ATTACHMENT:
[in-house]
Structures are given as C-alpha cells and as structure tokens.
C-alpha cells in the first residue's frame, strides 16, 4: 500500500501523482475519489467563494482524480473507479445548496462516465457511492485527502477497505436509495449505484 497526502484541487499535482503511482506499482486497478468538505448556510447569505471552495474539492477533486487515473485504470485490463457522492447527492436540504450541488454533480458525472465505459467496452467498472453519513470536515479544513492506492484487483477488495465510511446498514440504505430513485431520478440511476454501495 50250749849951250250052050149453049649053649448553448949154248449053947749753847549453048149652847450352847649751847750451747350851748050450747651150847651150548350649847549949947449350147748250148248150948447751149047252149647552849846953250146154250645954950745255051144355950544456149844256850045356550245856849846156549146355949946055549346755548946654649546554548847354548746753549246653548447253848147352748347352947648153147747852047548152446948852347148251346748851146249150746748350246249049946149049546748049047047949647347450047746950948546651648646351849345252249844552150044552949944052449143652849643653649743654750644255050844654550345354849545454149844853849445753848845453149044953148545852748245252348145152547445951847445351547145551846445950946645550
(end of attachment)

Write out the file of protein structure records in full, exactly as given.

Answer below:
[in-house]
Structures are given as C-alpha cells and as structure tokens.
C-alpha cells in the first residue's frame, strides 16, 4: 500500500501523482475519489467563494482524480473507479445548496462516465457511492485527502477497505436509495449505484 497526502484541487499535482503511482506499482486497478468538505448556510447569505471552495474539492477533486487515473485504470485490463457522492447527492436540504450541488454533480458525472465505459467496452467498472453519513470536515479544513492506492484487483477488495465510511446498514440504505430513485431520478440511476454501495 50250749849951250250052050149453049649053649448553448949154248449053947749753847549453048149652847450352847649751847750451747350851748050450747651150847651150548350649847549949947449350147748250148248150948447751149047252149647552849846953250146154250645954950745255051144355950544456149844256850045356550245856849846156549146355949946055549346755548946654649546554548847354548746753549246653548447253848147352748347352947648153147747852047548152446948852347148251346748851146249150746748350246249049946149049546748049047047949647347450047746950948546651648646351849345252249844552150044552949944052449143652849643653649743654750644255050844654550345354849545454149844853849445753848845453149044953148545852748245252348145152547445951847445351547145551846445950946645550